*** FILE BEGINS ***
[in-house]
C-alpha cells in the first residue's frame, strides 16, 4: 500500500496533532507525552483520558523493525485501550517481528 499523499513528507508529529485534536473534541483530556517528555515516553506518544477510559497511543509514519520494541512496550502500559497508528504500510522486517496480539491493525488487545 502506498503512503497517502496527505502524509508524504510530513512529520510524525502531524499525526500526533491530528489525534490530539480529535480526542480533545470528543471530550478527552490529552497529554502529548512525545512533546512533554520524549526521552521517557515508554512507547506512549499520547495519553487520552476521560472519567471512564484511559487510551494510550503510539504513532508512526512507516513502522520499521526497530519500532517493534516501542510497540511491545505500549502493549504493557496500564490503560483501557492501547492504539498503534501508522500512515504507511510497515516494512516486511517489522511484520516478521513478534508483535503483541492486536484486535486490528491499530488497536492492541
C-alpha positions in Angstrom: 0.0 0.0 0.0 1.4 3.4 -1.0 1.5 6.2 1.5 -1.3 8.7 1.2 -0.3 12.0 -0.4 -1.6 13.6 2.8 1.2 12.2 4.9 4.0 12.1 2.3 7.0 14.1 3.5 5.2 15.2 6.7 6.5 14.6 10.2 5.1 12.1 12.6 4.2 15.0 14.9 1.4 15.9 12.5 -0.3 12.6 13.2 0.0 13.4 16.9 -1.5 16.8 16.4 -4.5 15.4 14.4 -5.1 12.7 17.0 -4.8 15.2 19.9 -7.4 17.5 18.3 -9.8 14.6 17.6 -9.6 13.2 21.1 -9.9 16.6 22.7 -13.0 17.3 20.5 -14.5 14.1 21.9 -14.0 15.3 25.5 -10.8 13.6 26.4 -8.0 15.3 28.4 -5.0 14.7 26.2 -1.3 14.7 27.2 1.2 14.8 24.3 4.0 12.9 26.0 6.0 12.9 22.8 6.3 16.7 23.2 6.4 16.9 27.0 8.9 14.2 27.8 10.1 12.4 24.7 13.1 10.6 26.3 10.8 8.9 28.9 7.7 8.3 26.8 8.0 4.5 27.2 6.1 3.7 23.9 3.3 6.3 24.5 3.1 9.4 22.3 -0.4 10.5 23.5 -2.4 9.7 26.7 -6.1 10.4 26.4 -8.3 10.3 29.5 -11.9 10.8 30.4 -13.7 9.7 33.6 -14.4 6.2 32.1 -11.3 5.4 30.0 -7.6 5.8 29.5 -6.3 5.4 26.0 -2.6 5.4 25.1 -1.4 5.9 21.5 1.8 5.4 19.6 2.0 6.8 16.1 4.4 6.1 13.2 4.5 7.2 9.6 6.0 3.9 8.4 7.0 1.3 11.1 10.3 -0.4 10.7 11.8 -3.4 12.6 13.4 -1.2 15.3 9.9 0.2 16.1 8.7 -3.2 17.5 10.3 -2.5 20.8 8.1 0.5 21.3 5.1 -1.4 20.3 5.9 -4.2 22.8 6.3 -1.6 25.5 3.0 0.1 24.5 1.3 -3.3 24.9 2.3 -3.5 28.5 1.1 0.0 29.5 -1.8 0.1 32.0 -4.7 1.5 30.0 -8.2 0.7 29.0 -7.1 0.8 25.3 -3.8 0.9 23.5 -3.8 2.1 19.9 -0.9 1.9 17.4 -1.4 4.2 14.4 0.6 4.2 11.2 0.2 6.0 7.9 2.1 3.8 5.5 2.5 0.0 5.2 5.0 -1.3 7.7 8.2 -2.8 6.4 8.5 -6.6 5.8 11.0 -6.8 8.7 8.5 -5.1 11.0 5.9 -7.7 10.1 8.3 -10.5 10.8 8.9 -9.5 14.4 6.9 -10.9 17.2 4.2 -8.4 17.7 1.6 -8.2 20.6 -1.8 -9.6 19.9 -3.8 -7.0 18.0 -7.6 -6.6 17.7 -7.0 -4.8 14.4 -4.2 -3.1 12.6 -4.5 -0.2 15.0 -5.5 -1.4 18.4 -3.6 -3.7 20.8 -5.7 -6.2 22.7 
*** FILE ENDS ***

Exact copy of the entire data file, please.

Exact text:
[in-house]
C-alpha cells in the first residue's frame, strides 16, 4: 500500500496533532507525552483520558523493525485501550517481528 499523499513528507508529529485534536473534541483530556517528555515516553506518544477510559497511543509514519520494541512496550502500559497508528504500510522486517496480539491493525488487545 502506498503512503497517502496527505502524509508524504510530513512529520510524525502531524499525526500526533491530528489525534490530539480529535480526542480533545470528543471530550478527552490529552497529554502529548512525545512533546512533554520524549526521552521517557515508554512507547506512549499520547495519553487520552476521560472519567471512564484511559487510551494510550503510539504513532508512526512507516513502522520499521526497530519500532517493534516501542510497540511491545505500549502493549504493557496500564490503560483501557492501547492504539498503534501508522500512515504507511510497515516494512516486511517489522511484520516478521513478534508483535503483541492486536484486535486490528491499530488497536492492541
C-alpha positions in Angstrom: 0.0 0.0 0.0 1.4 3.4 -1.0 1.5 6.2 1.5 -1.3 8.7 1.2 -0.3 12.0 -0.4 -1.6 13.6 2.8 1.2 12.2 4.9 4.0 12.1 2.3 7.0 14.1 3.5 5.2 15.2 6.7 6.5 14.6 10.2 5.1 12.1 12.6 4.2 15.0 14.9 1.4 15.9 12.5 -0.3 12.6 13.2 0.0 13.4 16.9 -1.5 16.8 16.4 -4.5 15.4 14.4 -5.1 12.7 17.0 -4.8 15.2 19.9 -7.4 17.5 18.3 -9.8 14.6 17.6 -9.6 13.2 21.1 -9.9 16.6 22.7 -13.0 17.3 20.5 -14.5 14.1 21.9 -14.0 15.3 25.5 -10.8 13.6 26.4 -8.0 15.3 28.4 -5.0 14.7 26.2 -1.3 14.7 27.2 1.2 14.8 24.3 4.0 12.9 26.0 6.0 12.9 22.8 6.3 16.7 23.2 6.4 16.9 27.0 8.9 14.2 27.8 10.1 12.4 24.7 13.1 10.6 26.3 10.8 8.9 28.9 7.7 8.3 26.8 8.0 4.5 27.2 6.1 3.7 23.9 3.3 6.3 24.5 3.1 9.4 22.3 -0.4 10.5 23.5 -2.4 9.7 26.7 -6.1 10.4 26.4 -8.3 10.3 29.5 -11.9 10.8 30.4 -13.7 9.7 33.6 -14.4 6.2 32.1 -11.3 5.4 30.0 -7.6 5.8 29.5 -6.3 5.4 26.0 -2.6 5.4 25.1 -1.4 5.9 21.5 1.8 5.4 19.6 2.0 6.8 16.1 4.4 6.1 13.2 4.5 7.2 9.6 6.0 3.9 8.4 7.0 1.3 11.1 10.3 -0.4 10.7 11.8 -3.4 12.6 13.4 -1.2 15.3 9.9 0.2 16.1 8.7 -3.2 17.5 10.3 -2.5 20.8 8.1 0.5 21.3 5.1 -1.4 20.3 5.9 -4.2 22.8 6.3 -1.6 25.5 3.0 0.1 24.5 1.3 -3.3 24.9 2.3 -3.5 28.5 1.1 0.0 29.5 -1.8 0.1 32.0 -4.7 1.5 30.0 -8.2 0.7 29.0 -7.1 0.8 25.3 -3.8 0.9 23.5 -3.8 2.1 19.9 -0.9 1.9 17.4 -1.4 4.2 14.4 0.6 4.2 11.2 0.2 6.0 7.9 2.1 3.8 5.5 2.5 0.0 5.2 5.0 -1.3 7.7 8.2 -2.8 6.4 8.5 -6.6 5.8 11.0 -6.8 8.7 8.5 -5.1 11.0 5.9 -7.7 10.1 8.3 -10.5 10.8 8.9 -9.5 14.4 6.9 -10.9 17.2 4.2 -8.4 17.7 1.6 -8.2 20.6 -1.8 -9.6 19.9 -3.8 -7.0 18.0 -7.6 -6.6 17.7 -7.0 -4.8 14.4 -4.2 -3.1 12.6 -4.5 -0.2 15.0 -5.5 -1.4 18.4 -3.6 -3.7 20.8 -5.7 -6.2 22.7 